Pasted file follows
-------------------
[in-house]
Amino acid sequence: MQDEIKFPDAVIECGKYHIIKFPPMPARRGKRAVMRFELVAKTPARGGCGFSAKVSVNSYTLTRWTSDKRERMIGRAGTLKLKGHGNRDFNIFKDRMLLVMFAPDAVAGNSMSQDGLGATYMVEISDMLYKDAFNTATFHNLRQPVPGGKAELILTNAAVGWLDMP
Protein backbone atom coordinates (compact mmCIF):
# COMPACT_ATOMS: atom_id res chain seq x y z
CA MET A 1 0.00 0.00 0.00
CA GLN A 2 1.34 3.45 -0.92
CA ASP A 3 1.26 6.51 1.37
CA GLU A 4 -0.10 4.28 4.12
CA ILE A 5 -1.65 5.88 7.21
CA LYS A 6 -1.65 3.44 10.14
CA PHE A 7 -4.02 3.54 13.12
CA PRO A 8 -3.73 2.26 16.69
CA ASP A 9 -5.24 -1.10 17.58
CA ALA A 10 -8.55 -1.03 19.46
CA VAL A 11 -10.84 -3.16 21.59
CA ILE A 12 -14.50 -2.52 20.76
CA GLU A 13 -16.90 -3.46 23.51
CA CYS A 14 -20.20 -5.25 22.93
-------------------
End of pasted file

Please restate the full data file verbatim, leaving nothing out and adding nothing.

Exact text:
[in-house]
Amino acid sequence: MQDEIKFPDAVIECGKYHIIKFPPMPARRGKRAVMRFELVAKTPARGGCGFSAKVSVNSYTLTRWTSDKRERMIGRAGTLKLKGHGNRDFNIFKDRMLLVMFAPDAVAGNSMSQDGLGATYMVEISDMLYKDAFNTATFHNLRQPVPGGKAELILTNAAVGWLDMP
Protein backbone atom coordinates (compact mmCIF):
# COMPACT_ATOMS: atom_id res chain seq x y z
CA MET A 1 0.00 0.00 0.00
CA GLN A 2 1.34 3.45 -0.92
CA ASP A 3 1.26 6.51 1.37
CA GLU A 4 -0.10 4.28 4.12
CA ILE A 5 -1.65 5.88 7.21
CA LYS A 6 -1.65 3.44 10.14
CA PHE A 7 -4.02 3.54 13.12
CA PRO A 8 -3.73 2.26 16.69
CA ASP A 9 -5.24 -1.10 17.58
CA ALA A 10 -8.55 -1.03 19.46
CA VAL A 11 -10.84 -3.16 21.59
CA ILE A 12 -14.50 -2.52 20.76
CA GLU A 13 -16.90 -3.46 23.51
CA CYS A 14 -20.20 -5.25 22.93